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SPECIAL REPORT: Stopping the cycle of head lice

SUN PRAIRIE (WKOW) — Many parents worry that their children will get head lice.  According to the American Academy of Pediatrics, that happens for six to 12 million children a year.

Stephanie Speers kids are part of that statistic.

“I went to braid [my daughter’s] hair, and my stomach just dropped,” Speers said.  She saw lice and their eggs, known as nits.  “I started checking [my sons’] hair, and I was like, okay so it’s apparently a family affair.”

Speers’ daughter had lice once before when she was younger.  She said over-the-counter treatments took weeks to get rid of the bugs and eggs.  Patty Ziegler had a similar experience with her daughter.  That’s when she opened The Bright Side, an urgent care center for lice removal, in Sun Prairie.

“[Lice] are very contagious and will spread quickly,” said Ziegler.

More and more now, professional grade treatments like Ziegler’s are needed to get rid of lice.

“Most lice are super lice,” explained Karen Sokoloff, owner of the nationwide company LiceDoctors.  “They are resistant to the chemicals.”

Sokoloff added, many over-the-counter treatments don’t get the nits, and home remedies are ineffective.  “What will happen is they’ll comb out what’s visible, and they’ll leave in the tiny [nits].  They’ll just miss it.”

Many school districts have changed their policies within the last five years after recommendations from the AAP and CDC.  The Madison Metropolitan School District is one of those.

“We’re really trying to make more of a caring policy and a less exclusionary policy,” said Sally Zirbel-Donisch, the health services coordinator at MMSD.

Zirbel-Donisch said students at MMSD are no longer routinely mass screened for lice because research showed that wasn’t stopping the spread.  Also, students do not have to go home immediately if head lice are found.  At their parents’ digression they can stay through the rest of the school day because typically children will have had lice for weeks prior to the discovery.  They are sent home with instructions on how to remove lice and checked the next day.

However, a note is not sent home to all parents when a child has lice in the class, grade or school.  “A lot of times those children are stigmatized and isolated, and children in the class know who those students are, and so we really want to protect a child’s privacy,” said Zirbel-Donisch.

Speers’ kids go to school in Janesville.  The district reports a nit reduction policy, meaning as long as no live bugs are found on a student, they can stay in class even if they have nits.  The full Janesville district policy is available at the end of this article.

Speers said, she would appreciate a note going home to parents if someone else in her children’s grade had lice.  “I think it’s really frustrating. I don’t view contracting lice as anything different than the flu bug or a cold or something like that,” she said.  “I think that they should let parents know, so that they can be on the lookout, catch it early, not let the other kids just pass it… It spreads as fast as a virus.”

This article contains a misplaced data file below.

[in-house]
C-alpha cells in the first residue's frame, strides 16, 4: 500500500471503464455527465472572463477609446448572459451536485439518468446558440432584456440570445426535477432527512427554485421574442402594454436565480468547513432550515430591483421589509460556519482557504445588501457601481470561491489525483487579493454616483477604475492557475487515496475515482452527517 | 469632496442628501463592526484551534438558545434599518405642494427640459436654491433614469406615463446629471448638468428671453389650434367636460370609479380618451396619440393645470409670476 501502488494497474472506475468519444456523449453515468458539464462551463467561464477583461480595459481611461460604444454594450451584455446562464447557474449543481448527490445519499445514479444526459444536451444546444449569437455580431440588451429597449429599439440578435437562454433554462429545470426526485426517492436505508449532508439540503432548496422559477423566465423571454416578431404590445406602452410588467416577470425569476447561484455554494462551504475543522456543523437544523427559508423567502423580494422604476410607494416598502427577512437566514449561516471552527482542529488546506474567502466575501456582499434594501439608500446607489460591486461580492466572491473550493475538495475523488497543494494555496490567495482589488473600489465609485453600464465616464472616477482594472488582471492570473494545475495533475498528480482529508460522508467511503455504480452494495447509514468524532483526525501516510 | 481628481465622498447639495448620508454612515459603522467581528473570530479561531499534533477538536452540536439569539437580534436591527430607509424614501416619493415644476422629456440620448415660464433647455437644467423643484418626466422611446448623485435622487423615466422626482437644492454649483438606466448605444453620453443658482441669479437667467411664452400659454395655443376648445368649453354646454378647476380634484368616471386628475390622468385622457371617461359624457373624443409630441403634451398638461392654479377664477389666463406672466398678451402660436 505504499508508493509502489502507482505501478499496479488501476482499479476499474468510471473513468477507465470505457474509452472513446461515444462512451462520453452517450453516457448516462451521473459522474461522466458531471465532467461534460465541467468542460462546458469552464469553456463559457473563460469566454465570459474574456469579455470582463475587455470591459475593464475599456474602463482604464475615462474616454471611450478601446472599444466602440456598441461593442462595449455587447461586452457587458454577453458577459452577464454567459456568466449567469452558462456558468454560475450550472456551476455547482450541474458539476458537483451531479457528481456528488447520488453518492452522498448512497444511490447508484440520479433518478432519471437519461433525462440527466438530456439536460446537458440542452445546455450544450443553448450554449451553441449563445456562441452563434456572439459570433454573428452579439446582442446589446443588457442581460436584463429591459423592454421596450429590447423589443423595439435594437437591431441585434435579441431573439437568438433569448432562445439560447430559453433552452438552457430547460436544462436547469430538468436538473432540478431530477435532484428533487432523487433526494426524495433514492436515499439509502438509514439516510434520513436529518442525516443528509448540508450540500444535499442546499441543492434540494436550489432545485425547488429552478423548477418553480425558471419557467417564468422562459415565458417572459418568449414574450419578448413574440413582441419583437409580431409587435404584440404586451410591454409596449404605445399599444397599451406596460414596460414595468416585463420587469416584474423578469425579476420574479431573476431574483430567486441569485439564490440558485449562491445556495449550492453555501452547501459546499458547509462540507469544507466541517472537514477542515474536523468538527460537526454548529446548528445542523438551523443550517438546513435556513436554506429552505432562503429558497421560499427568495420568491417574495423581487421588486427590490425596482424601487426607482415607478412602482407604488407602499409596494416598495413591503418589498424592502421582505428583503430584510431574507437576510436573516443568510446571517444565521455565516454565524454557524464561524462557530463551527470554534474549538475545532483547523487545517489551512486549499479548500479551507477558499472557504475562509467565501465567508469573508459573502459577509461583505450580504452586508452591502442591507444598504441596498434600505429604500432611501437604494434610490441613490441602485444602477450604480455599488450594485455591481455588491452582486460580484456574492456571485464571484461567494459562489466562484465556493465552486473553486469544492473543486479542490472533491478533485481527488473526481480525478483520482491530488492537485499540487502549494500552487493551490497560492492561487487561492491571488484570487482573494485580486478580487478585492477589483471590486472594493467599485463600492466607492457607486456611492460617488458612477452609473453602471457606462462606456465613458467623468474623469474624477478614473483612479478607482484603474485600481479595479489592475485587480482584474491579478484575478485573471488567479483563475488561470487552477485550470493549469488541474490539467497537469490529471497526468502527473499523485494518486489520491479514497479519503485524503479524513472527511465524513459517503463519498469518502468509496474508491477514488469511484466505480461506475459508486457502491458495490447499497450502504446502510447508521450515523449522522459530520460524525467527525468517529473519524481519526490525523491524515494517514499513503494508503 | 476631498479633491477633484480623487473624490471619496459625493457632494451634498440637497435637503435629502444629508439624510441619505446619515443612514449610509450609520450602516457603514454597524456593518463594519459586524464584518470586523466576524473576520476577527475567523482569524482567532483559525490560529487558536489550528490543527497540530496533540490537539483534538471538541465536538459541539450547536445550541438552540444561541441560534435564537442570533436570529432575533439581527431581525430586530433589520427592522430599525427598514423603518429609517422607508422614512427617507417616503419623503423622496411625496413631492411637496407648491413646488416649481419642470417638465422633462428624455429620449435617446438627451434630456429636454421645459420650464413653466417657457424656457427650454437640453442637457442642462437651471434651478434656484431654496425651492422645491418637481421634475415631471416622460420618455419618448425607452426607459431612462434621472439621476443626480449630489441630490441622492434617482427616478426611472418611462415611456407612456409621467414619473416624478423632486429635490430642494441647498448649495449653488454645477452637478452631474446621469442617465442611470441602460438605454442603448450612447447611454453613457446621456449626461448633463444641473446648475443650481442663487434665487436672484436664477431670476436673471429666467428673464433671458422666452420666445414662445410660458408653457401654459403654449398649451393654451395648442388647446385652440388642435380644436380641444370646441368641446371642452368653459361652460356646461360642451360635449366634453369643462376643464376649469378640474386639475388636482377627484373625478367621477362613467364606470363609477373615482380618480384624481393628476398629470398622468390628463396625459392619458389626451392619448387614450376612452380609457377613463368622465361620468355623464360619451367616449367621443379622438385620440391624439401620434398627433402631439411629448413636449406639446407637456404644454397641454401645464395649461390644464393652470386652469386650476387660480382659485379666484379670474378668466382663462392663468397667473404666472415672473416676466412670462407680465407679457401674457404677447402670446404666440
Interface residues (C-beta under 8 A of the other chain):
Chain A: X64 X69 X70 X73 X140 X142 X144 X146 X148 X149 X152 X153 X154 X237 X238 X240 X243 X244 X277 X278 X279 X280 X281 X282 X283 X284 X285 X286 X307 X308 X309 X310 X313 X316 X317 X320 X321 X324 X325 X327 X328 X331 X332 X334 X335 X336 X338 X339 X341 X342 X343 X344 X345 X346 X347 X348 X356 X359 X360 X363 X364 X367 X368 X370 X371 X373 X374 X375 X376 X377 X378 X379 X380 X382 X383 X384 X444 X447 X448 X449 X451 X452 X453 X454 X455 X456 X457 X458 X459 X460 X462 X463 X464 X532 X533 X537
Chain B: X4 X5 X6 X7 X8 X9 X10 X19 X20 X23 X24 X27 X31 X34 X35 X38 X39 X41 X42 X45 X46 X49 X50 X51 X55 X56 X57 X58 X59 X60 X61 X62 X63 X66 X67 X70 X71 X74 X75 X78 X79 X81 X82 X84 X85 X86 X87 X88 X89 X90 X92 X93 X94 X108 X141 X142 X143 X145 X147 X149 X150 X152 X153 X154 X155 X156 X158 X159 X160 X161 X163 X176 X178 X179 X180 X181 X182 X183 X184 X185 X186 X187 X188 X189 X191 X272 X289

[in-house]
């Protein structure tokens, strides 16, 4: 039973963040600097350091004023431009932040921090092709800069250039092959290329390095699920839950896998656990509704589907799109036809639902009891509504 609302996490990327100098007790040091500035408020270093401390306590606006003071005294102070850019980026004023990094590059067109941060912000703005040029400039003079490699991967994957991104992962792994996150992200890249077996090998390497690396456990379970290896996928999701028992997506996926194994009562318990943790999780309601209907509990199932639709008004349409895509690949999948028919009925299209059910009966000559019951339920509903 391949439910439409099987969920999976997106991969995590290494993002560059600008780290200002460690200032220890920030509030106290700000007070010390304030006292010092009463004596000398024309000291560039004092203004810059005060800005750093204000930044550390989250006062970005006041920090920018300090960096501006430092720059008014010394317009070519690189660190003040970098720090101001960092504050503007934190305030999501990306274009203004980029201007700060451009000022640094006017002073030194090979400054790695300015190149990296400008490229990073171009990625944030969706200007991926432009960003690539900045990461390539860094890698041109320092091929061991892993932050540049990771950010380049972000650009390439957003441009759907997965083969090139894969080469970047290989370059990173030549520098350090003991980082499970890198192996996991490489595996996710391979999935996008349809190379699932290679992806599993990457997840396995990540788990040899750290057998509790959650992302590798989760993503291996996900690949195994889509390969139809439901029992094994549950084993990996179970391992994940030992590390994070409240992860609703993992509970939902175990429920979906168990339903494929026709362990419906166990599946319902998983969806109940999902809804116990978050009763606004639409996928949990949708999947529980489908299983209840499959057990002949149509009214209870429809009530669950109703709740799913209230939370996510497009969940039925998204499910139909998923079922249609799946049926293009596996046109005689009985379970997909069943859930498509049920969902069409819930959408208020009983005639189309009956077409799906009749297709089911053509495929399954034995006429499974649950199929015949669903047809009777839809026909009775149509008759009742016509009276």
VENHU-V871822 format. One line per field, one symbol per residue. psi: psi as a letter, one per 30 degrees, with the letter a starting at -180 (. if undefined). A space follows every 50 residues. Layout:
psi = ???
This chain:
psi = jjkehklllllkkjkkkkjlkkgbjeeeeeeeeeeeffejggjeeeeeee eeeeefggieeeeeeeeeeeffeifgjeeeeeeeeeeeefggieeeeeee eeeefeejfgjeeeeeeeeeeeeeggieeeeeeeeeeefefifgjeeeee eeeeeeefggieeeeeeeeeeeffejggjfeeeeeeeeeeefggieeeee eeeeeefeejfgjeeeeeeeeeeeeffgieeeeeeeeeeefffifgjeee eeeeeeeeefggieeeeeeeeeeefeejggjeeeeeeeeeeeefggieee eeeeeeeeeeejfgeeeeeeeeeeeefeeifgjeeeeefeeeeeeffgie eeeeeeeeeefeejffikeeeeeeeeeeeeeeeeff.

While the stigma associated with lice prevents some districts from doing this, many health professionals say the stigma is not true.

“I hate the stigma. It’s so backwards,” said Ziegler.  “It’s those kids with the clean hair and the most friends [who get lice].”

Health professionals say the reason for this is because lice are usually spread in a social hair-to-hair contact situation, and the bugs typically only can attach to clean hair.

“People think that head lice is a sign of poor hygiene, but it’s the opposite,” said Sokoloff.

No matter your school or district policies, health professionals suggest stopping the spread of lice by taking matters into your own hands and preventing future cases.

“That openness, that willingness to say, hey we had a case of lice in our family. Texting, emailing, calling friends and saying, maybe take a look at your child and make sure,” said Ziegler.

“The only way to stop the cycle is for everybody who hangs out together checked and treated,” Sokoloff said.

That’s something Speers said she was quick to take care of, notifying her son’s daycare and parents of her other children’s friends.  After she and her three kids were treated at The Bright Side, they went home lice free.


Janesville School District Head Lice Policy

Live lice – These are live lice that have hatched from the eggs and can be seen in a person’s
hair. They are capable of laying eggs and continuing the life cycle of lice.

Nits – These are the eggs that are found on hair shafts, can be hatched or unhatched. They are
cemented on the hair shaft and are hard to remove. Nits close to the scalp have not hatched. Nits
further away from the scalp (more than 1 inch) have already hatched.

Classroom – This is the specific room that a student with live lice or untreated nits were identified.

Grade level – This is the grade level (i.e. all third grade classrooms) where cases of live lice or
untreated nits were identified.

Unit – This is the two grade levels that share time together at recess/lunch (i.e. 4th and 5th grade, or 2nd
and 3rd grade).

Caroline Bach

Anchor, Wake Up Wisconsin Weekend

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